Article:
Why Hunter Will Earn Minutes as a Rookie

Every good NBA team needs high-level, two-way role players. Teams built around high usage stars need players who can make an impact in low usage, high-efficiency roles. This need is particularly crucial on the wing, given that the supply of big wings who can both defend and contribute on offense is so low. Hunter’s skill set epitomizes this in-demand archetype. His ability to defend multiple positions while being able to shoot and attack closeouts will earn him minutes in the NBA. A good precedent for him is OG Anunoby, whose combination of smothering perimeter defense and passable shooting earned him big minutes in the playoffs his rookie year. It is simply hard to find high-end complementary players who can elevate their team. If his offense translates to the NBA, it will be hard to keep him off the floor.

Why Hunter’s Minutes May Be Limited as a Rookie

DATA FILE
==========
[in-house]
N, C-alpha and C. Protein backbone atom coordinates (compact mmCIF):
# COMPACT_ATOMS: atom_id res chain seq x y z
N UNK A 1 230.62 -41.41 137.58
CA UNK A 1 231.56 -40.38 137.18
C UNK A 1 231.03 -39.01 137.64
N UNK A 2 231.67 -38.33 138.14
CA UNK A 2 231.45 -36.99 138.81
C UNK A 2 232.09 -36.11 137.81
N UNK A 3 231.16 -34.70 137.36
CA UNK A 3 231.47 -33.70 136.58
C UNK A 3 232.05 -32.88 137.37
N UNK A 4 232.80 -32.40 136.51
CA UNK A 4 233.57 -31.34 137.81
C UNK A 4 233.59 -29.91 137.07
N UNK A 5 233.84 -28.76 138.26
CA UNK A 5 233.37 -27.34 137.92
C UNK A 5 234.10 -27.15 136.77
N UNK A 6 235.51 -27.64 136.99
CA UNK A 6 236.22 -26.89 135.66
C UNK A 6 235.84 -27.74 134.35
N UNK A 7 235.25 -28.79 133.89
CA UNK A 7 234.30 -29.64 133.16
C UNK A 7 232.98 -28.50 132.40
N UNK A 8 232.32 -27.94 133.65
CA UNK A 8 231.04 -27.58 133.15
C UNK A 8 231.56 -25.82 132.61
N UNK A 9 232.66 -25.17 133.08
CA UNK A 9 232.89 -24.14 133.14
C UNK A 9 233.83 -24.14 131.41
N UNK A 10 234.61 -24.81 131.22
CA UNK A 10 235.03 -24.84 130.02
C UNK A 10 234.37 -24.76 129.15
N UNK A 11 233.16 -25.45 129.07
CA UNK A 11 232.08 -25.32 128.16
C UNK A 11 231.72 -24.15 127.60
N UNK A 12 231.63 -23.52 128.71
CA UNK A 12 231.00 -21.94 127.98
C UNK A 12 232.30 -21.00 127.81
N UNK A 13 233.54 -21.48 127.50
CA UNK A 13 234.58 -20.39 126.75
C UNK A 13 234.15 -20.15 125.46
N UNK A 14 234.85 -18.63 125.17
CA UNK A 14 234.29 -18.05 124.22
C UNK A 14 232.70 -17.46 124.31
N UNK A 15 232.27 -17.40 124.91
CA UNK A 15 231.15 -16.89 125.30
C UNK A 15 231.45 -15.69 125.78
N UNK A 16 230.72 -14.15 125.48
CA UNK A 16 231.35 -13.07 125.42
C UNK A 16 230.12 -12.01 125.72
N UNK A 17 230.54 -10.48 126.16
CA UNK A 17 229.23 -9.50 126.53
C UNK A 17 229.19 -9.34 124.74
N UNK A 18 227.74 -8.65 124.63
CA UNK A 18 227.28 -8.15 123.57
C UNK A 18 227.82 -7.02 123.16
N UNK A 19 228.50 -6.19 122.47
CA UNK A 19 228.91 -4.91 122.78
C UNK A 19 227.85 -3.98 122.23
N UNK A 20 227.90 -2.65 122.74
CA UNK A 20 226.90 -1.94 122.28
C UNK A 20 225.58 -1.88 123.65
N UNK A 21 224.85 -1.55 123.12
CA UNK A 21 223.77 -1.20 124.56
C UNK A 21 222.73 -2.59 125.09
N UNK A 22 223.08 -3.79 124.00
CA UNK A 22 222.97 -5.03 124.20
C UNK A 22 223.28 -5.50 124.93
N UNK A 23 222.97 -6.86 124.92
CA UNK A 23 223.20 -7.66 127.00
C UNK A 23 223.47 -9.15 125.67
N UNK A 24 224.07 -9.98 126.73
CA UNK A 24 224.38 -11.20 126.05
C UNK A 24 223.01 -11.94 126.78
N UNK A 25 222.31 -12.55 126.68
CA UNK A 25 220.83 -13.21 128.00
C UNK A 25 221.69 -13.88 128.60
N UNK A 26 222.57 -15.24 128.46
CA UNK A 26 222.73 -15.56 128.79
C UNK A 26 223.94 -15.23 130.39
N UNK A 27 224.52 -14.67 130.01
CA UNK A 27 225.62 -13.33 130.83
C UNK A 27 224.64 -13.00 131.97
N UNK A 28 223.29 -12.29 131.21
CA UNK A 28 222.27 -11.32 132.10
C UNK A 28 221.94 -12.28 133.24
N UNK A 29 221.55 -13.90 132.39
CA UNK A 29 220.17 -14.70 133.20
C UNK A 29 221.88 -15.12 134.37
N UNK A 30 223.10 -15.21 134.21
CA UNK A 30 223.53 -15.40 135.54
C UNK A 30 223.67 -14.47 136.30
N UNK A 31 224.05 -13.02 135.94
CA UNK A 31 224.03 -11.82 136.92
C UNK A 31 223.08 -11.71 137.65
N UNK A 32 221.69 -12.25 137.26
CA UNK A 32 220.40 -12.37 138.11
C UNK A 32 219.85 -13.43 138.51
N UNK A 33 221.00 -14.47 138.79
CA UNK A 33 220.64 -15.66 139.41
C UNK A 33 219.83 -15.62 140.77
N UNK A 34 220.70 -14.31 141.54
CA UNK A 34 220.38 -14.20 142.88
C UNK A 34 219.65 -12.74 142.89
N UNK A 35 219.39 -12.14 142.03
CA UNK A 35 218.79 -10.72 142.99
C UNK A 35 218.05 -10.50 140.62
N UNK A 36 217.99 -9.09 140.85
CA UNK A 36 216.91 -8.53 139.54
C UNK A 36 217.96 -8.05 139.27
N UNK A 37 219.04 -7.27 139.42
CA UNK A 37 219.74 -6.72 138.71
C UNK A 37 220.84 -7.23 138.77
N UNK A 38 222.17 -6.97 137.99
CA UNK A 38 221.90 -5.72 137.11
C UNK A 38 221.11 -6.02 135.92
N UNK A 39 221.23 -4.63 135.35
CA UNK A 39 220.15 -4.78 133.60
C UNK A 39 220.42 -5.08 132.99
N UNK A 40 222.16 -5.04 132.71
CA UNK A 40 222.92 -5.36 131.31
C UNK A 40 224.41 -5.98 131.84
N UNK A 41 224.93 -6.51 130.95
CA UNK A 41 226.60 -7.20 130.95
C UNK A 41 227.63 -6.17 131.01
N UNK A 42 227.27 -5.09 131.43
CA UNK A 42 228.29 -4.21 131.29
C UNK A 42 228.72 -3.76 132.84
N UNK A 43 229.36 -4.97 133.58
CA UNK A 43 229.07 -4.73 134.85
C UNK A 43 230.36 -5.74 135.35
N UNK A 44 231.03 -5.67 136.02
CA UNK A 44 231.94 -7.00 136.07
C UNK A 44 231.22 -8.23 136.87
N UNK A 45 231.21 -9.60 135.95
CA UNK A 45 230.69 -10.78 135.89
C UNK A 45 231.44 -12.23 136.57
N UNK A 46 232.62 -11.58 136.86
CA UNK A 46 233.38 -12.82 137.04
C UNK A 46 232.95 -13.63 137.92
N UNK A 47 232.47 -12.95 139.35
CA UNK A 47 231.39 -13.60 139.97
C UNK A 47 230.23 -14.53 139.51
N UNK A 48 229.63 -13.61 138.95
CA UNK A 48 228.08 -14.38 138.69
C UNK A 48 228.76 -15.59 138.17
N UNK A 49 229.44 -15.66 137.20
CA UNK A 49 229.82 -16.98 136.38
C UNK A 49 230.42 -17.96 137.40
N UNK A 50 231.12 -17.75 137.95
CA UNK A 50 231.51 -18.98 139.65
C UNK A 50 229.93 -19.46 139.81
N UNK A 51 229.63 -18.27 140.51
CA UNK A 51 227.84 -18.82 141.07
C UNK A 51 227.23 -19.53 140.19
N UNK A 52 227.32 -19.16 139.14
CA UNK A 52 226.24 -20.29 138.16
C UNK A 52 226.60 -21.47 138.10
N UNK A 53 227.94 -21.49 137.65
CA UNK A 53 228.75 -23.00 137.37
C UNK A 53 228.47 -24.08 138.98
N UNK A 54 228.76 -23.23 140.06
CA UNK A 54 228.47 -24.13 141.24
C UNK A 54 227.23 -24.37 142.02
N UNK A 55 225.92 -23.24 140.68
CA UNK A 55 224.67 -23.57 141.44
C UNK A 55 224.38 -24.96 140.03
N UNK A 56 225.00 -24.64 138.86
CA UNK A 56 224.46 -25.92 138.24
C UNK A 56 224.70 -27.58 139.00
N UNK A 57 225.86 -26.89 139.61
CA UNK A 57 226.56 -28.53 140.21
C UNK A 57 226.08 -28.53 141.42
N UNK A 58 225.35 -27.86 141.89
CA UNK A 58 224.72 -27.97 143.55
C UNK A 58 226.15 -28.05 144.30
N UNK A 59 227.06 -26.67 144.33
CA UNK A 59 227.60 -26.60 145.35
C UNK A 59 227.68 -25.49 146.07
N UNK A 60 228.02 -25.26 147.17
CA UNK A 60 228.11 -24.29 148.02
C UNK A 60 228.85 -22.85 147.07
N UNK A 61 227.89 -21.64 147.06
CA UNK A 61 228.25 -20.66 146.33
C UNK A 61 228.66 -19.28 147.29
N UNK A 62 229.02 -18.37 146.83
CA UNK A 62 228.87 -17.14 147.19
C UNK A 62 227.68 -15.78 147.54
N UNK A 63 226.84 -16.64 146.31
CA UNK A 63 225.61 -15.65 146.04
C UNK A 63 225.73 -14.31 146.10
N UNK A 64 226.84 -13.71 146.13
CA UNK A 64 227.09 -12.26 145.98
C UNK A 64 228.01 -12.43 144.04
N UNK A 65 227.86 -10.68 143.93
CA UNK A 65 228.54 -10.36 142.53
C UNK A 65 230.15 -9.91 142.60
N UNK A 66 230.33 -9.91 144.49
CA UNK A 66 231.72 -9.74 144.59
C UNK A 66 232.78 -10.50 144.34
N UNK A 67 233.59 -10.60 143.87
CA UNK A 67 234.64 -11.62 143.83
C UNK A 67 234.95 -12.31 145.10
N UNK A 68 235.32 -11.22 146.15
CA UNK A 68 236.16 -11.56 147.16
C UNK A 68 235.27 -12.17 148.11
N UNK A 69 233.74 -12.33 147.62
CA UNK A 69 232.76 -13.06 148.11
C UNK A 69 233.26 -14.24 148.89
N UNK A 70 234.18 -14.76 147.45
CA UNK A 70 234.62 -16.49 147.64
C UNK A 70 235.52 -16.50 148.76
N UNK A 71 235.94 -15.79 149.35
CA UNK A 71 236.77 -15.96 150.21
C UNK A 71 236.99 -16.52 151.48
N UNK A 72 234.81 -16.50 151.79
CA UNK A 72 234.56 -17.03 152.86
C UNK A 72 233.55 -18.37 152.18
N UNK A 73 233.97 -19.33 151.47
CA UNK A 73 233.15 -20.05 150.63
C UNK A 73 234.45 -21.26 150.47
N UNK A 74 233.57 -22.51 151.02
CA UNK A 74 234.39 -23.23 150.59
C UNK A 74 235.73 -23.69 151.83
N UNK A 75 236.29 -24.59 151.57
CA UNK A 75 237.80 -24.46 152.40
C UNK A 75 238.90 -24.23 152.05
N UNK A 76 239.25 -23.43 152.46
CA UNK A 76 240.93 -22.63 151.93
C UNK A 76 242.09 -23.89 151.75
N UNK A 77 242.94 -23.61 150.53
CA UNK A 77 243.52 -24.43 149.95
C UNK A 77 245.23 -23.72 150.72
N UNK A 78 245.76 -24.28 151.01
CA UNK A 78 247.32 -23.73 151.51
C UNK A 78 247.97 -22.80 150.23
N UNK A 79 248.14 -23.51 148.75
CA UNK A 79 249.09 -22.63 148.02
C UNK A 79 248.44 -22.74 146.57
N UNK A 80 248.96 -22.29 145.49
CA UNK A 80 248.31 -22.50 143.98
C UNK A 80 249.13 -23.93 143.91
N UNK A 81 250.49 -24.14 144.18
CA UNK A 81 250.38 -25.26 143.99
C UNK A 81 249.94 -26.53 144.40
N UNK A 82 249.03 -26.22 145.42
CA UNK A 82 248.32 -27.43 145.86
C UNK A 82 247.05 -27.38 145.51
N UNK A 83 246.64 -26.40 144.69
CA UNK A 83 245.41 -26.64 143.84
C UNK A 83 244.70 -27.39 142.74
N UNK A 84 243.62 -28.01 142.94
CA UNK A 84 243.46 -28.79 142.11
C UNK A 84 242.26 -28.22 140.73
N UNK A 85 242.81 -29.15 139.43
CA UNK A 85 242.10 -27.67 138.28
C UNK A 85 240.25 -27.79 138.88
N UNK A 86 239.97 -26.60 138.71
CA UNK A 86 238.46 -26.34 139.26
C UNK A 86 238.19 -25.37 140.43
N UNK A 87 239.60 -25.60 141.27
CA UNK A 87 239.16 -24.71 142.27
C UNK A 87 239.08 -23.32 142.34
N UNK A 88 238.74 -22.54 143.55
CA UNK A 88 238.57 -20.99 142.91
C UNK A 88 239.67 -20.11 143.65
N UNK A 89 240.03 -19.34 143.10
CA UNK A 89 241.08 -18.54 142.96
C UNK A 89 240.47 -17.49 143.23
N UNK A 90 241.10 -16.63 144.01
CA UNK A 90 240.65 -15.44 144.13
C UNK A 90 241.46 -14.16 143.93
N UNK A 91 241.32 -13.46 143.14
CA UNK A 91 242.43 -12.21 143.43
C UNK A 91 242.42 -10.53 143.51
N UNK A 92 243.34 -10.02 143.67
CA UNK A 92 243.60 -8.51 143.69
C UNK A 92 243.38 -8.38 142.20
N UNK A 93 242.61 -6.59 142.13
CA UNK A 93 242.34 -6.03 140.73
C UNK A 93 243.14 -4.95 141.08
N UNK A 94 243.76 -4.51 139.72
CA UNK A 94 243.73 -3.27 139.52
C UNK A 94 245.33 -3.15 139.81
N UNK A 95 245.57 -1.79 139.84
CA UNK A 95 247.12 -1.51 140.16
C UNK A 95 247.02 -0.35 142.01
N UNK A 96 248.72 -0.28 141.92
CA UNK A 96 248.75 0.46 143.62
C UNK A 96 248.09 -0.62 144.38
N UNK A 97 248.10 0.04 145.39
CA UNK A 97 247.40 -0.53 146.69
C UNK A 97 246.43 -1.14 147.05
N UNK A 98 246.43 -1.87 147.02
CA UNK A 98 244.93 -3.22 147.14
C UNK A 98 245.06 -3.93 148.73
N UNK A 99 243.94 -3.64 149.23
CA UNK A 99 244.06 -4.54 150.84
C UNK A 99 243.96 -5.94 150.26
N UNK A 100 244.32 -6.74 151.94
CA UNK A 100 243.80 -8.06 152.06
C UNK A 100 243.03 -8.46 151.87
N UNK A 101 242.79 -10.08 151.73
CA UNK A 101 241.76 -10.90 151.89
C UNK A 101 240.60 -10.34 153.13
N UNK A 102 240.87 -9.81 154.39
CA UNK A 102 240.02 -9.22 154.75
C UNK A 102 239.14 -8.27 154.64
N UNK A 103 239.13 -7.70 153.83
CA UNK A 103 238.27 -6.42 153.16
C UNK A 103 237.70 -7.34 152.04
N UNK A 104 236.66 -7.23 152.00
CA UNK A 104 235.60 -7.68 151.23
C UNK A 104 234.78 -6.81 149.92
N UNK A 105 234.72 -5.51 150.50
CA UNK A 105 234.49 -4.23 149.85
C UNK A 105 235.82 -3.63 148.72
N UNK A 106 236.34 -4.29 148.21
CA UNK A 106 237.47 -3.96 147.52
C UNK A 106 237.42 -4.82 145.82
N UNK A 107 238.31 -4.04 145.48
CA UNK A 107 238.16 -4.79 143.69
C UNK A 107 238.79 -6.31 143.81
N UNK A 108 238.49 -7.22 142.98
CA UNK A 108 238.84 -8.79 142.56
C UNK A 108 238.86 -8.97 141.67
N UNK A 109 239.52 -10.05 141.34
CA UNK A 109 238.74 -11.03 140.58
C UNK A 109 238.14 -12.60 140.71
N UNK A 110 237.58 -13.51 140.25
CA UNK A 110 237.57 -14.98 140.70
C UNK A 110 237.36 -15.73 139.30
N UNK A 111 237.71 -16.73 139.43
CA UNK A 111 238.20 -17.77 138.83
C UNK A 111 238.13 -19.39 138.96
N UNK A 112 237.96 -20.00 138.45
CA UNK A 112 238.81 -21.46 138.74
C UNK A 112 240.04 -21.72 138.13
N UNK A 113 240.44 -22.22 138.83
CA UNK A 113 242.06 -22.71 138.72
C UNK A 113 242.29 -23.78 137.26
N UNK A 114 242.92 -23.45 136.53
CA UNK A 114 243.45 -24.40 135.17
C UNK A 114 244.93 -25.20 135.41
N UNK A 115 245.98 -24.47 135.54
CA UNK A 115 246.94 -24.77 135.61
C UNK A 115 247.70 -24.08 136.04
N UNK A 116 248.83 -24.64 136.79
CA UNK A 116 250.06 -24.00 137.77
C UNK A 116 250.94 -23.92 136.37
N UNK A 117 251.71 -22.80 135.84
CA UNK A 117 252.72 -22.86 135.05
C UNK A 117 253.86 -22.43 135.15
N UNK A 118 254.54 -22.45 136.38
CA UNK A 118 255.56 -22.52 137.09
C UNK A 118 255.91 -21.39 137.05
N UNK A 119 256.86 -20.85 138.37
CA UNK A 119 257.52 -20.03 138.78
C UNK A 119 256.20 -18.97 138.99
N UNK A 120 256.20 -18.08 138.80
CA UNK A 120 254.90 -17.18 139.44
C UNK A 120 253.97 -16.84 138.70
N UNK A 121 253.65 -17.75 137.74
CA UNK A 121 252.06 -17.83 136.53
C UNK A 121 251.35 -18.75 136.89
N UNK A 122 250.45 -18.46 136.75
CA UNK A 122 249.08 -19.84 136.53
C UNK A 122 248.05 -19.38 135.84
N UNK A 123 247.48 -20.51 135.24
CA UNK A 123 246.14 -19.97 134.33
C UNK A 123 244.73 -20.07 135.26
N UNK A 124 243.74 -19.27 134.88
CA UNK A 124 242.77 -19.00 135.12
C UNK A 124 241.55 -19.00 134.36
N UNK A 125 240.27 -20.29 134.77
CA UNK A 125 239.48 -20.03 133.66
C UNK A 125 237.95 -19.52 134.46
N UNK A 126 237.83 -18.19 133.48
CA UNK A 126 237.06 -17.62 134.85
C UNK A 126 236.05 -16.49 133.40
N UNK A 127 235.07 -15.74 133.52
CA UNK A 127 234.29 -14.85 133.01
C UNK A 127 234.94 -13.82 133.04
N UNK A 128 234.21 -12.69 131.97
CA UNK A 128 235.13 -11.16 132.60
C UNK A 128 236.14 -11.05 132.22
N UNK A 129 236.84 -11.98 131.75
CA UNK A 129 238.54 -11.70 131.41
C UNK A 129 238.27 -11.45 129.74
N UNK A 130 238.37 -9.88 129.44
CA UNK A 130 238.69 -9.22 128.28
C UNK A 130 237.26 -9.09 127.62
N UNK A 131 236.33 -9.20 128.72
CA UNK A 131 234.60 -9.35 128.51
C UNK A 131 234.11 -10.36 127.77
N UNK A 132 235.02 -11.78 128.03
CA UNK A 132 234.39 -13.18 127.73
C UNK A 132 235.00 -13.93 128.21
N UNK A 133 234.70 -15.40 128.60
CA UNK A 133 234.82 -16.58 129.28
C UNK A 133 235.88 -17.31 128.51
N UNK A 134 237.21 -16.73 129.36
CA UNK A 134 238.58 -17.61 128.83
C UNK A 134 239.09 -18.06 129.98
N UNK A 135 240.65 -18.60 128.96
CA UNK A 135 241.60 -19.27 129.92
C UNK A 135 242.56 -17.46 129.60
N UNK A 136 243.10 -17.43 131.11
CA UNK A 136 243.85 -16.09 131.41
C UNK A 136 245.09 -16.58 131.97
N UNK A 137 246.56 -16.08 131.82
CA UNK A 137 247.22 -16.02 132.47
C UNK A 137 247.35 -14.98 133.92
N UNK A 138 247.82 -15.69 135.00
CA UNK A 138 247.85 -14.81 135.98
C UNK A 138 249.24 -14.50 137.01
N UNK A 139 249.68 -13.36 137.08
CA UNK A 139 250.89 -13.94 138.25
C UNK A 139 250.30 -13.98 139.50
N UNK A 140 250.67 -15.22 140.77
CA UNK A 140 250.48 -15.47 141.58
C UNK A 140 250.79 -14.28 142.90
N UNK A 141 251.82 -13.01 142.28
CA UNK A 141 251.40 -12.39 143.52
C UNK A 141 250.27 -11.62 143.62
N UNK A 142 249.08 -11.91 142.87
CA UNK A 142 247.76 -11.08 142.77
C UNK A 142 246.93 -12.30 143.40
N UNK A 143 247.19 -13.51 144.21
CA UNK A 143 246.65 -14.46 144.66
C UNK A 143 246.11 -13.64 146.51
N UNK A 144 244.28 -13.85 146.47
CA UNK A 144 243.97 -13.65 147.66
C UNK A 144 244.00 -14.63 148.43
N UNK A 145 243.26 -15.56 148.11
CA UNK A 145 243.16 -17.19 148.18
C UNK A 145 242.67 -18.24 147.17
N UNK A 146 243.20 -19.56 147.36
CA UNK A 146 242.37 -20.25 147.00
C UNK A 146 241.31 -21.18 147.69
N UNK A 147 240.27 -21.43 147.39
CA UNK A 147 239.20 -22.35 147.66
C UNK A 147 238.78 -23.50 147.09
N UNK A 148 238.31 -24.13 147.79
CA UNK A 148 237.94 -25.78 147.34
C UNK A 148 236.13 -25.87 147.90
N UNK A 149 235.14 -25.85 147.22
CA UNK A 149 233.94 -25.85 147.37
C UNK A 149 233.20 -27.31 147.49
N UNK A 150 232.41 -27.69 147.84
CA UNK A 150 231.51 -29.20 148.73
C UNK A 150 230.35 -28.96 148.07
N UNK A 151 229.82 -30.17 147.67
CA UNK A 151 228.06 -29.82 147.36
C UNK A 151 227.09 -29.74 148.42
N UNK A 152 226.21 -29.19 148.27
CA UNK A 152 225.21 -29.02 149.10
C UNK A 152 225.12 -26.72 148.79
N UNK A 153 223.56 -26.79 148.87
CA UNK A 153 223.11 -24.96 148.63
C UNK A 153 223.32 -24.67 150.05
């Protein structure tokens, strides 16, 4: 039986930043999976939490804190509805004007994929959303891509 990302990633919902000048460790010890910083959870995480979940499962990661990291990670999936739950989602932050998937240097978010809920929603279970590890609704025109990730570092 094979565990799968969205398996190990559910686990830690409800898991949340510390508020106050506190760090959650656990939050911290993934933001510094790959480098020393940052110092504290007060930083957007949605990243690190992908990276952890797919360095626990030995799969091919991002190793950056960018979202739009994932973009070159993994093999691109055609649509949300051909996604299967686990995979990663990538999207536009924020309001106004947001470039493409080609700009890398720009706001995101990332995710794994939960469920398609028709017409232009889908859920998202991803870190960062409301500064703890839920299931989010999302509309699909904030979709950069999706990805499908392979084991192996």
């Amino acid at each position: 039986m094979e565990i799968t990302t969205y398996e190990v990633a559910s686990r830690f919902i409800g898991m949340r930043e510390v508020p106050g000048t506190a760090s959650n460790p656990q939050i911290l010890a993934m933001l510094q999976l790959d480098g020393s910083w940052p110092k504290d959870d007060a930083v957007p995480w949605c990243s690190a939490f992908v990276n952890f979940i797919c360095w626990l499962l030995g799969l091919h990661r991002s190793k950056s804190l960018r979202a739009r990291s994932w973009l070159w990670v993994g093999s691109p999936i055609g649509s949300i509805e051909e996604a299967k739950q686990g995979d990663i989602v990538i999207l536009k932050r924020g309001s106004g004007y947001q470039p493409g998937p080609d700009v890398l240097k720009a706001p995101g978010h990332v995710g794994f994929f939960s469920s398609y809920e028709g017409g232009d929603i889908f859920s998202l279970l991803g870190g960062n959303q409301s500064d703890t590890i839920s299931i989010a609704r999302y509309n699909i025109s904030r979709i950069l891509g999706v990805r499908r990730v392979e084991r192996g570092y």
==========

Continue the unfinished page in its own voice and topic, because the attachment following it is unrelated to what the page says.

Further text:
If anything keeps Hunter off the floor in the NBA, it will be his offense. Without any outstanding strengths he may find it difficult to break into the rotation, particularly if he struggles while transitioning to the NBA 3-point line. His ball-handling, passing, and shooting all rate from average to good for his position but he might not be strong enough at any one of them to actually make a positive impact. While it is reasonable to be confident about his outside shot (an increasingly necessary skill for role players), he has not shot a tremendous amount of threes while playing in the NCAA. Although his efficiency is solid (42 percent career-to-date), volume can be a better indicator of ability than accuracy at the college level. If Hunter is unable to connect behind the arc at a respectable rate, defenses will be able to help off him and cut off driving lanes for his teammates. While he will likely be solid on defense in the NBA, he may not reach the elite tier of wing defenders because he is not as disruptive off-ball as Paul George or Robert Covington. The best defensive players are impactful help defenders who generate extra possessions for their team, and the jury is still out on his ability to make impact plays. In such a case where his outside shot is shaky, being merely solid on defense may not be enough.